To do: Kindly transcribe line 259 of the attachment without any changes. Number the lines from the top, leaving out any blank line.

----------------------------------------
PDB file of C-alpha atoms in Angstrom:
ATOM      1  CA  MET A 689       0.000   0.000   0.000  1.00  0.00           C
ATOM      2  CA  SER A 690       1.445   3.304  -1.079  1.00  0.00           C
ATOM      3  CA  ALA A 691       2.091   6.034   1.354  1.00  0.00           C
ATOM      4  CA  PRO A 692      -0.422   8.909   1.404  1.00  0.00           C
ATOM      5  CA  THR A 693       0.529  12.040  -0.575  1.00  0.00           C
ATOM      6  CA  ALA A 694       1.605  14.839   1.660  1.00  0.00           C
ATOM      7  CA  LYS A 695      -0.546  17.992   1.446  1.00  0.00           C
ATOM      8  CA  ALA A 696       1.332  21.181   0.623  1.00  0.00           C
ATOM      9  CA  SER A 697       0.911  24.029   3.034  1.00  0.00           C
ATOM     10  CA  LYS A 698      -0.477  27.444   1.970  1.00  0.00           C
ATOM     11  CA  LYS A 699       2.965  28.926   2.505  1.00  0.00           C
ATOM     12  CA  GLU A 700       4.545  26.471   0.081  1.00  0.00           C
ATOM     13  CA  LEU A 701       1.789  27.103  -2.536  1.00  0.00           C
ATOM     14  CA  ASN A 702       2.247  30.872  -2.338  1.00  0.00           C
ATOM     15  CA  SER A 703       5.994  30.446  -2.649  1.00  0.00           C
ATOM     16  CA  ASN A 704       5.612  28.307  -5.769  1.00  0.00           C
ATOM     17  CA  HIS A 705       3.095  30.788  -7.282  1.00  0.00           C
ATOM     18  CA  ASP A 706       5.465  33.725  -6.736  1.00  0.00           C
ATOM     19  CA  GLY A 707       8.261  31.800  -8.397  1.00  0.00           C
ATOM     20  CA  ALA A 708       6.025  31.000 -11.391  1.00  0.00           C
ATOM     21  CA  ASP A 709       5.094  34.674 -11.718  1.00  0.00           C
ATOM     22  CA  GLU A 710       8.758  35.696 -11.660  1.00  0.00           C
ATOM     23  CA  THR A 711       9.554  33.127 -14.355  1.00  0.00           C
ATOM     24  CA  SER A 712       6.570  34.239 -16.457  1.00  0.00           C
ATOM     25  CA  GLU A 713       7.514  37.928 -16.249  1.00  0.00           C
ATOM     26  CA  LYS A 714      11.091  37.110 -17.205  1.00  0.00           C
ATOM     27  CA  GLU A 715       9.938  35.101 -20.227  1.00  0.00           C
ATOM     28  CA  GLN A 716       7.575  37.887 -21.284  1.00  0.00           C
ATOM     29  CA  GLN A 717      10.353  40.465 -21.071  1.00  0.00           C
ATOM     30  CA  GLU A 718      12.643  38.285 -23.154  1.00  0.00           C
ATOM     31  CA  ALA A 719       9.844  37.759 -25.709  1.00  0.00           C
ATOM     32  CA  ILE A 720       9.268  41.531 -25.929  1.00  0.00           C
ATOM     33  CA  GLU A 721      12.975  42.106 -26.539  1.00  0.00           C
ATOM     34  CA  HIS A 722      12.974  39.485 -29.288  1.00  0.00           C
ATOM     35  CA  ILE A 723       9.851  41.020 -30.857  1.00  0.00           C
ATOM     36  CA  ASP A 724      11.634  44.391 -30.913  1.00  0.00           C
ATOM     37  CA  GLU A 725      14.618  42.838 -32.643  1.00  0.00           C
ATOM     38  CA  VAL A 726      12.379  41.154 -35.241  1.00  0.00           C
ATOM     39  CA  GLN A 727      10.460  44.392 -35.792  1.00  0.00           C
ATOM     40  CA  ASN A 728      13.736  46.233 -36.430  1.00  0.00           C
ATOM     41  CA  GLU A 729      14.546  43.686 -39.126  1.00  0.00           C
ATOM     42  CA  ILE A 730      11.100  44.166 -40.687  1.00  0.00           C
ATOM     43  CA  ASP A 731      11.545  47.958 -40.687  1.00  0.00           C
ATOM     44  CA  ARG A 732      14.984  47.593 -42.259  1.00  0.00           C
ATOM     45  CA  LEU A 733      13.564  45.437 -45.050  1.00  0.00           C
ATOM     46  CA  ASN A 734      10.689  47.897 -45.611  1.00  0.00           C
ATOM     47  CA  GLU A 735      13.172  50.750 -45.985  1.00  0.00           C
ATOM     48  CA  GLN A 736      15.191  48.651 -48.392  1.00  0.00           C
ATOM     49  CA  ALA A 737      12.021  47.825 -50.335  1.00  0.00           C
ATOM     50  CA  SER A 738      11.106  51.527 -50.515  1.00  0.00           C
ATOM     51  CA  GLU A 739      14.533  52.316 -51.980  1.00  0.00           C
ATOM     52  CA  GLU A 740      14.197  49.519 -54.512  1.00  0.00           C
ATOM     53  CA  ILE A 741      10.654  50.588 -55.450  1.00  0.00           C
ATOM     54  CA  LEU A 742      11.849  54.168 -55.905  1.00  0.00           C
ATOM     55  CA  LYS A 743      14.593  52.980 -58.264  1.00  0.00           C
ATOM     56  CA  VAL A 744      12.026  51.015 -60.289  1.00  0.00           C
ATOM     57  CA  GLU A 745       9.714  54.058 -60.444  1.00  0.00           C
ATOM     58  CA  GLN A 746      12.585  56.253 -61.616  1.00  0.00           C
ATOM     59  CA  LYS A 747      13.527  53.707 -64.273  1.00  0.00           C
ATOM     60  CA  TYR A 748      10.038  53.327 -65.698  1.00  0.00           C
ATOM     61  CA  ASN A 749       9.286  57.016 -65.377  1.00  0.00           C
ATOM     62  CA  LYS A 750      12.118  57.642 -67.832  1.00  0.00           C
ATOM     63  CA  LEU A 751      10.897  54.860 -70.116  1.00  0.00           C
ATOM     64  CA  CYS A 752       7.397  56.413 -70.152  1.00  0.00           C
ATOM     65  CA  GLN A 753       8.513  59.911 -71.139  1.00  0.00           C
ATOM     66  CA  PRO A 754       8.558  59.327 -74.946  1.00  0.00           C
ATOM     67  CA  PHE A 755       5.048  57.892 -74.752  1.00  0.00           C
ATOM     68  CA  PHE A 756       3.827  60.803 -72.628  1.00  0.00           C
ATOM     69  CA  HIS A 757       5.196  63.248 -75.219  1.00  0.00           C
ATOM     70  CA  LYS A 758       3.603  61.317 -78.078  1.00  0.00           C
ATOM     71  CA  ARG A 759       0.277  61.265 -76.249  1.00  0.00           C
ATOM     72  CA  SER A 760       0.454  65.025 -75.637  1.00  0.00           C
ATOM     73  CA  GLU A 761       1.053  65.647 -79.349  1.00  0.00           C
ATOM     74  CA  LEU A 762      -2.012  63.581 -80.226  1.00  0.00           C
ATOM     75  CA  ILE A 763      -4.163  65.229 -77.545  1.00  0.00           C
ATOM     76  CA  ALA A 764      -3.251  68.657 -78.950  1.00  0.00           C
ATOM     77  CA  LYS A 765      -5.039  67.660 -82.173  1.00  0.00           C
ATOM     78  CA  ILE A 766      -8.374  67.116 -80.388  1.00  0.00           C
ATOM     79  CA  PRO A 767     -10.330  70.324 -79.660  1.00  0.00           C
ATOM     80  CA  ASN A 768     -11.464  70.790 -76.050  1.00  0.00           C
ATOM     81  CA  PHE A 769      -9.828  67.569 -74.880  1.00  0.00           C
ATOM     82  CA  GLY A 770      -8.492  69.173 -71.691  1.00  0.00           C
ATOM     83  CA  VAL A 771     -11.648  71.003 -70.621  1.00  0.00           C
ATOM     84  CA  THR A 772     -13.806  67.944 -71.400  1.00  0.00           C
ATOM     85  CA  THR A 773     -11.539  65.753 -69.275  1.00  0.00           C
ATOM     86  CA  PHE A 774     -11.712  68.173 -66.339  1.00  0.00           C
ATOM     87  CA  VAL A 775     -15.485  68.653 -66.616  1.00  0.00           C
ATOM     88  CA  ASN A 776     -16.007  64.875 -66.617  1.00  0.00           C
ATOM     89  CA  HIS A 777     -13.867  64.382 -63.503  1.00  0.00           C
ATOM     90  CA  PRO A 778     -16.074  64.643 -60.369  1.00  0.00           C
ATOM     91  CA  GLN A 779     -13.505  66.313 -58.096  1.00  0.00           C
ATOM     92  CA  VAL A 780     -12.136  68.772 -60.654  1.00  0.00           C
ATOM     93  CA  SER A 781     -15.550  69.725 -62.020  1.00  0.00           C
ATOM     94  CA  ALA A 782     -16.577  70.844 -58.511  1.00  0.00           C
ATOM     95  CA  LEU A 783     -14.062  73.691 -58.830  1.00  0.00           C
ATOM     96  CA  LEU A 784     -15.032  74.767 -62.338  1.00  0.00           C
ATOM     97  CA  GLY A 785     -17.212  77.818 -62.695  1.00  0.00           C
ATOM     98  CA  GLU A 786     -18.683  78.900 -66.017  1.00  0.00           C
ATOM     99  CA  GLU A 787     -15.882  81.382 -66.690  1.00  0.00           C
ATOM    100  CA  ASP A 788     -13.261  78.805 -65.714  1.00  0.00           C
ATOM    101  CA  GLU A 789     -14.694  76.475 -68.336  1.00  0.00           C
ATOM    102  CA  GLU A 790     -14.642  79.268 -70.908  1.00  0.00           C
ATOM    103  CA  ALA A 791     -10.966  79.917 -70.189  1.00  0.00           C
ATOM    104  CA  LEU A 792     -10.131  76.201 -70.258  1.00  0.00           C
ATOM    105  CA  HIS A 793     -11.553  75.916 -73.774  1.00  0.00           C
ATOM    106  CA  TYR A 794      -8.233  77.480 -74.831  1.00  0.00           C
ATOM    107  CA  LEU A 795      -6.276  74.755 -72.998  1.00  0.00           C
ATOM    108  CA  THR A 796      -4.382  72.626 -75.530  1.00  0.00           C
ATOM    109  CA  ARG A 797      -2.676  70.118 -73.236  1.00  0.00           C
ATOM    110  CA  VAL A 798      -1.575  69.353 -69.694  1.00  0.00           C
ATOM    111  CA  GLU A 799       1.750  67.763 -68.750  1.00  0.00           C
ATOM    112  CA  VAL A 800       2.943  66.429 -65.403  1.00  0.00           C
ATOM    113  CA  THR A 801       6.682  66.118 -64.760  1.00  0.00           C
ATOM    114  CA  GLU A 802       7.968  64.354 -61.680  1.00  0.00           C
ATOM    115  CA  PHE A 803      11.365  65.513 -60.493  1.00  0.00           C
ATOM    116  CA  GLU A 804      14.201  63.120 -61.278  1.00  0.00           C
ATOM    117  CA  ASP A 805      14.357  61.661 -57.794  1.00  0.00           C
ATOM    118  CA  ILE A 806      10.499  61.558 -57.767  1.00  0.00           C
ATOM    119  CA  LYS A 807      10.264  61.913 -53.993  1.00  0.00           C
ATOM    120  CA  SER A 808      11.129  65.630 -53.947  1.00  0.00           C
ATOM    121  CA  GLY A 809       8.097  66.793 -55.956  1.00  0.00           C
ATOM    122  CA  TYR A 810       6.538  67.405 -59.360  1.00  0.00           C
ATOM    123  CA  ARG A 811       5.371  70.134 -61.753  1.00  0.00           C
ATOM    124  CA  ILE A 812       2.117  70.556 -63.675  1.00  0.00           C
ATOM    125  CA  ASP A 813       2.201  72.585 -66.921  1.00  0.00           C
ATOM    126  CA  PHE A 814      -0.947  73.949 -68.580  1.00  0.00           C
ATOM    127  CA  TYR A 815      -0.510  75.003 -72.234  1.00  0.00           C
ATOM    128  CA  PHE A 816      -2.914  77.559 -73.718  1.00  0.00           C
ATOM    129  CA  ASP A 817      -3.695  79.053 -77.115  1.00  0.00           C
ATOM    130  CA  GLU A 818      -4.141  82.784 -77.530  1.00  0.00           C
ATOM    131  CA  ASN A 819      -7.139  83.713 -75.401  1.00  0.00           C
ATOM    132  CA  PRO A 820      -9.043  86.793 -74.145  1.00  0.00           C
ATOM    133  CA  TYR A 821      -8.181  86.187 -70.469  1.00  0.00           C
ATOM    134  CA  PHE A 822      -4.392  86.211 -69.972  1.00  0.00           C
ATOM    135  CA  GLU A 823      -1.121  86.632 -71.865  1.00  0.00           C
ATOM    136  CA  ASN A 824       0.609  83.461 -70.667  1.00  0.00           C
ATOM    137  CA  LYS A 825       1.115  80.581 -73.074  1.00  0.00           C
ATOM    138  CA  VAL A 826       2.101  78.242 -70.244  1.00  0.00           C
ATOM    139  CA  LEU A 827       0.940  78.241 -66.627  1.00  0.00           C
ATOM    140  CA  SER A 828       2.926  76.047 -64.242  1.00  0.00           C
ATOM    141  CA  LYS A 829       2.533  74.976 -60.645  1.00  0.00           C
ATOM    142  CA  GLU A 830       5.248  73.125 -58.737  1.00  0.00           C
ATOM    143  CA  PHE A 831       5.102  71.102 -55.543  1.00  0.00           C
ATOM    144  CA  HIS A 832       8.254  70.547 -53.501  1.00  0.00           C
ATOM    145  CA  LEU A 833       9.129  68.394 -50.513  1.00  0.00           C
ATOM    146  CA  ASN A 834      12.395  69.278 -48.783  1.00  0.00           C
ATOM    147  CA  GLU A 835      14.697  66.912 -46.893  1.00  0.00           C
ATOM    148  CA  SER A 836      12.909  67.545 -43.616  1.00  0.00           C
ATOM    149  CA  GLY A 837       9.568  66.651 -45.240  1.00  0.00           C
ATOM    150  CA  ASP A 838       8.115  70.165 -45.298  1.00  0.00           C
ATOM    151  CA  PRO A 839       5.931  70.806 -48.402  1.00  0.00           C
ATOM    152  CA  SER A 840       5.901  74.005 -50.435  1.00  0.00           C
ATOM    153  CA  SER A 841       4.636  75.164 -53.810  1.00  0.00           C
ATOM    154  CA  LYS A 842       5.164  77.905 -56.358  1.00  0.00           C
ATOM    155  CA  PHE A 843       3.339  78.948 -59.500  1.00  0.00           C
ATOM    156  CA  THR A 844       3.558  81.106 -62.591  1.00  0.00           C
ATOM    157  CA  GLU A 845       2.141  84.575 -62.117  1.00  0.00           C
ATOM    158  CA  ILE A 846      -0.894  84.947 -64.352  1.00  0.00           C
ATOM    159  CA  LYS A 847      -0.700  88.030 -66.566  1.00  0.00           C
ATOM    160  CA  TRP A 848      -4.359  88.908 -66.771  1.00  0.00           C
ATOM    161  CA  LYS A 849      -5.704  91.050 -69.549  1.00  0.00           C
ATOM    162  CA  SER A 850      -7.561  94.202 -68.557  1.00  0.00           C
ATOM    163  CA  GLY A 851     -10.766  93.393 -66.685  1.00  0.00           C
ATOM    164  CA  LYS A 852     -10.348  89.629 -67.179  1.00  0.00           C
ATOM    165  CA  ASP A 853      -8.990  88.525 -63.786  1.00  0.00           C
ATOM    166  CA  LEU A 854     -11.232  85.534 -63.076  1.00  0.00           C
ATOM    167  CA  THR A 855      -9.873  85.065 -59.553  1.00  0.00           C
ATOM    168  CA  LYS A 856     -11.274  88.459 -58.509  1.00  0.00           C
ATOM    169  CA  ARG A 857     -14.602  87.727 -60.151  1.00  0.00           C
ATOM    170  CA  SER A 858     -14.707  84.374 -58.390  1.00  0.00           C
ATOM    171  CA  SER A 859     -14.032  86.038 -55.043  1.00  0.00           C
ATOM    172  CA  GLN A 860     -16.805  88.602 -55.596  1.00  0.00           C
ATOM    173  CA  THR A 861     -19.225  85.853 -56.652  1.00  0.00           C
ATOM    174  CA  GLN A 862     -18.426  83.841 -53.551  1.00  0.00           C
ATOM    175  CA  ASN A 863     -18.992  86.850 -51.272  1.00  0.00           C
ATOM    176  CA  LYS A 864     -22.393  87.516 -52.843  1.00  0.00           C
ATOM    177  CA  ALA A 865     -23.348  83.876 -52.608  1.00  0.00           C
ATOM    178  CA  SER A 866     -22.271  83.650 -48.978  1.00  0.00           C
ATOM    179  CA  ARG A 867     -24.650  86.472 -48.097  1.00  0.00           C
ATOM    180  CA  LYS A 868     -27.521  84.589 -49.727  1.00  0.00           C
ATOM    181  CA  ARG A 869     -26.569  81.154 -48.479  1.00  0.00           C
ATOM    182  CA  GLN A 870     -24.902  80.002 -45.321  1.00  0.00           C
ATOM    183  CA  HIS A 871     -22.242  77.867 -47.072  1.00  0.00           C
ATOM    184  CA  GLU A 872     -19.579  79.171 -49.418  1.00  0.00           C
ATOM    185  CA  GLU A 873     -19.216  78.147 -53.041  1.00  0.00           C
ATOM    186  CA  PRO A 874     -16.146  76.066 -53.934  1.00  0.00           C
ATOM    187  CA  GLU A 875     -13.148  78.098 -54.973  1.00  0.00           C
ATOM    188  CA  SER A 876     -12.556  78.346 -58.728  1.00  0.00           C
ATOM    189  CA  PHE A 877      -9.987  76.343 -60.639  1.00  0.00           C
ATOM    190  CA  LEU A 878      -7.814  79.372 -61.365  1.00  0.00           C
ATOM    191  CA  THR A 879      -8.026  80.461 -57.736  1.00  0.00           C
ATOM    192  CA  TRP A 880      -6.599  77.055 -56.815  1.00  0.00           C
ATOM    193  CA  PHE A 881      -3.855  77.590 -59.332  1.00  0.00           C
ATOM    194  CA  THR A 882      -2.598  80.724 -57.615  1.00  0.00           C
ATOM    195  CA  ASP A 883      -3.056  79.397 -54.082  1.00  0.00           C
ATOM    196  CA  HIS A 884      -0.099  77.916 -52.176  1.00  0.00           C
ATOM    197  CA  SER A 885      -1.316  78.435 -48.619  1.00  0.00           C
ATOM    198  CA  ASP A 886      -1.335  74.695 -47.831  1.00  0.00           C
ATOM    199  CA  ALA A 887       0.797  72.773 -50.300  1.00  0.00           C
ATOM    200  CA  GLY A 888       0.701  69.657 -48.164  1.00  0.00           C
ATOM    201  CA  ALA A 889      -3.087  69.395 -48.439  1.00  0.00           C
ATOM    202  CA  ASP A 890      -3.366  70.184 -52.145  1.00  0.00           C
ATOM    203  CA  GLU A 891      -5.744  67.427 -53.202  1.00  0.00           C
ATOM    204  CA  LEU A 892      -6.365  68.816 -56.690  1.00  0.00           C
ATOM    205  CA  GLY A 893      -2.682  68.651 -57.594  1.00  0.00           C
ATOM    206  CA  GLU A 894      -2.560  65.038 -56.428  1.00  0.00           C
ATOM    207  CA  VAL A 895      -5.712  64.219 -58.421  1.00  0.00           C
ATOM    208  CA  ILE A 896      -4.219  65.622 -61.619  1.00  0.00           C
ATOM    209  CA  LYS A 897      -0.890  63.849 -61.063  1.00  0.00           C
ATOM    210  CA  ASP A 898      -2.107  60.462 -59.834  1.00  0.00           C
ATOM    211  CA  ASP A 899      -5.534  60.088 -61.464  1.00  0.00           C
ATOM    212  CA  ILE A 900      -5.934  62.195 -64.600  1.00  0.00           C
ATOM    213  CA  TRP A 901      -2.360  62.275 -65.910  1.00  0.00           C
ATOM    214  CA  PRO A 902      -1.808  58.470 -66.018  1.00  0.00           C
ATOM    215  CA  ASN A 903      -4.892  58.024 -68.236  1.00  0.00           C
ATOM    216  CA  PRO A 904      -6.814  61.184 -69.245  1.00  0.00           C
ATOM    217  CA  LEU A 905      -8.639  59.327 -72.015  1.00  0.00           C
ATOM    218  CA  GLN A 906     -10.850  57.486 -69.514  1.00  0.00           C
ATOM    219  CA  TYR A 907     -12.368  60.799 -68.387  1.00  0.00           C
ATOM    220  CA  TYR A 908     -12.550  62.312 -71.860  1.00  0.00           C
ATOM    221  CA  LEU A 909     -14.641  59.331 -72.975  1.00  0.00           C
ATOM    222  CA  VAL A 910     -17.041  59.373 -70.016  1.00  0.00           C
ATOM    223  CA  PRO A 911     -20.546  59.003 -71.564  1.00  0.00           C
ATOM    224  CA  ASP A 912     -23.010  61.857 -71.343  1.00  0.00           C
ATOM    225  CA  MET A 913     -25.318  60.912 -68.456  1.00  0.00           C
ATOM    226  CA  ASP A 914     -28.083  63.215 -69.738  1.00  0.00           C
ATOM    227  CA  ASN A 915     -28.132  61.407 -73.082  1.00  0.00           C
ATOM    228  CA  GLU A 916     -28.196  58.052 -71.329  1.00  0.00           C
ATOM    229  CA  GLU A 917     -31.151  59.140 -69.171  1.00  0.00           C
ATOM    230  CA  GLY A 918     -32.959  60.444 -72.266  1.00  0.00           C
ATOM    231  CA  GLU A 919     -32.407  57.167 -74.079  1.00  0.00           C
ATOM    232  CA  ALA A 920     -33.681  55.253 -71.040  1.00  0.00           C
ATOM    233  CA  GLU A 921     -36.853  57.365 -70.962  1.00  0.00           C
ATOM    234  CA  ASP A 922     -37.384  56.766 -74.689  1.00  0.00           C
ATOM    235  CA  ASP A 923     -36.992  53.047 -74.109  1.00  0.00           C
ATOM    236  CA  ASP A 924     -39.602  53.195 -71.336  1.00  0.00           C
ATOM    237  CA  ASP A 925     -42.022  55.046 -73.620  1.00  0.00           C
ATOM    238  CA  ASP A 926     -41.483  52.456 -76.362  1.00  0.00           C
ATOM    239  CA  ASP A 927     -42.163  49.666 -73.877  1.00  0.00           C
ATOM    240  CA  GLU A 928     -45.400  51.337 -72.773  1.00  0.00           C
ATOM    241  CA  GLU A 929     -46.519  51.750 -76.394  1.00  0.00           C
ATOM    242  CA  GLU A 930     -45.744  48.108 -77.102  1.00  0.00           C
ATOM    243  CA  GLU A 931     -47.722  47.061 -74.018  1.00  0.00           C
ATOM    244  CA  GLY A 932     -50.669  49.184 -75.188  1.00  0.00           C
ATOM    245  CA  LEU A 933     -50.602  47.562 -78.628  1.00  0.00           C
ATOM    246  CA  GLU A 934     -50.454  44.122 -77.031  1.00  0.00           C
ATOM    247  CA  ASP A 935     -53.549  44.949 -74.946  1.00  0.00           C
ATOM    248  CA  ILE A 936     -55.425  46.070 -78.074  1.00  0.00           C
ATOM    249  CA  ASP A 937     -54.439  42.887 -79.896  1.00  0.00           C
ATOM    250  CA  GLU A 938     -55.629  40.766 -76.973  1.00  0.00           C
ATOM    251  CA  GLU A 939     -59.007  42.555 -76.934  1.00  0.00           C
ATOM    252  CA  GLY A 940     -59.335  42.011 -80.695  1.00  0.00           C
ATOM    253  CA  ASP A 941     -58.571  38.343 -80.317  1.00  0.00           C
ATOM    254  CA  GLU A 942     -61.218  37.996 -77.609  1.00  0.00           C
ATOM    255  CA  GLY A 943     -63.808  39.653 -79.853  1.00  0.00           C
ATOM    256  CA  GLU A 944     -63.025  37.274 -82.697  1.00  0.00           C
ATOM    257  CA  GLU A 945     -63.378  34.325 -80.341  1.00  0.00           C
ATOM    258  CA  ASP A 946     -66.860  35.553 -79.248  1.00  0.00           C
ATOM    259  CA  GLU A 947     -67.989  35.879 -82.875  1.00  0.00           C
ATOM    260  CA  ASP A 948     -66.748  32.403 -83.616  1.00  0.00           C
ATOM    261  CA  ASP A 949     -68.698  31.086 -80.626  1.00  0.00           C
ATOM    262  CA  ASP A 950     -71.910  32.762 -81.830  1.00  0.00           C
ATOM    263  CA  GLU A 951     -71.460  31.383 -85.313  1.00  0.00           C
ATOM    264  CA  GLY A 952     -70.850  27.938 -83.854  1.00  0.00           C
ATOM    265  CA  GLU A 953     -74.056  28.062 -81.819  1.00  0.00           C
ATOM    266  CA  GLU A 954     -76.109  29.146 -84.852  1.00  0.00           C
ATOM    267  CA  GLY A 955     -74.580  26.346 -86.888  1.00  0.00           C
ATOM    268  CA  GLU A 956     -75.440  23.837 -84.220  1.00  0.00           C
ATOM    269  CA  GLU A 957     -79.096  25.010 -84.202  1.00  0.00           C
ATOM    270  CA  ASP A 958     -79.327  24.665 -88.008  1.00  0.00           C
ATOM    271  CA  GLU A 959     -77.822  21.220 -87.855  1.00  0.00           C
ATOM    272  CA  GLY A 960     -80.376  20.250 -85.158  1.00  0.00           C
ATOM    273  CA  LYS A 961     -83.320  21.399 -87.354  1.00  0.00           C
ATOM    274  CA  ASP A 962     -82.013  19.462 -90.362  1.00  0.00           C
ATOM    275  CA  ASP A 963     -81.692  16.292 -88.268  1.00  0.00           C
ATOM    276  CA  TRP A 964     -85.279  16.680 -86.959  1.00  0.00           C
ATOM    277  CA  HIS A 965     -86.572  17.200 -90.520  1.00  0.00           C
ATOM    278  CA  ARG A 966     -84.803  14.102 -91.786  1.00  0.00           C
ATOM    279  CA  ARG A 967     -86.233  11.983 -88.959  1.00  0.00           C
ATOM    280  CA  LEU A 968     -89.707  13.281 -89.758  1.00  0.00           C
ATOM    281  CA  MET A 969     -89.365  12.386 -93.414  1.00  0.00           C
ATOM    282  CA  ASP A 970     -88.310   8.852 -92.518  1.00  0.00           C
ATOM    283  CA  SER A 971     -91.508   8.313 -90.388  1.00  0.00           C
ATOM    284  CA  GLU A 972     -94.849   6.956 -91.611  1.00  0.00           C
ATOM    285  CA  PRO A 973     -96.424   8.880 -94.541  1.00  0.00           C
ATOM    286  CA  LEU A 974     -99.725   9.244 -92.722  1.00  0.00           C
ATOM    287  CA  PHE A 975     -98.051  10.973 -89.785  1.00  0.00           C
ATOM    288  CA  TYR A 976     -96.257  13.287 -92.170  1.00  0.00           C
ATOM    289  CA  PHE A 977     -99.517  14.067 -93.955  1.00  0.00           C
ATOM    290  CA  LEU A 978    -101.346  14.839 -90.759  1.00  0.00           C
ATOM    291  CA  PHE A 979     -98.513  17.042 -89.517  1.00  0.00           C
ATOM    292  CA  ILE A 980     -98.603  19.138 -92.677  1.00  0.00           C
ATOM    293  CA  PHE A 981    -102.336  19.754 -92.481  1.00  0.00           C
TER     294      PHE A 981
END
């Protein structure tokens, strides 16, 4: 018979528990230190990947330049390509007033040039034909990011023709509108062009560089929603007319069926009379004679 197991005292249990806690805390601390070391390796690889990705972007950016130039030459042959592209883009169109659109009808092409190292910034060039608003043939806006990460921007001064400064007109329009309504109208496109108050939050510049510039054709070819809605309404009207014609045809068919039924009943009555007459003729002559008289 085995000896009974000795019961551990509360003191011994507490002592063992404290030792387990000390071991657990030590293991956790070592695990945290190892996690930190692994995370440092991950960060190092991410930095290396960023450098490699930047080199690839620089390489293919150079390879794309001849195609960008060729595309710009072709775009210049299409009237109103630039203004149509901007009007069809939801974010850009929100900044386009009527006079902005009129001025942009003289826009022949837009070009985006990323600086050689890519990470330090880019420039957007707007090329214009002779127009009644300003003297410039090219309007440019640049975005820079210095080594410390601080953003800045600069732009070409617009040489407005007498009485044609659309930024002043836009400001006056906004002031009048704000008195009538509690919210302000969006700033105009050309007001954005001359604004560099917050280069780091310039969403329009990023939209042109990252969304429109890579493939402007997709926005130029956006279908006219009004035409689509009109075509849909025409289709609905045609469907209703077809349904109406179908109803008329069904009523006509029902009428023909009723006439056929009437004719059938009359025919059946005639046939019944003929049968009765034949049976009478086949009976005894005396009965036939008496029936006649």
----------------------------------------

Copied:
ATOM    258  CA  ASP A 946     -66.860  35.553 -79.248  1.00  0.00           C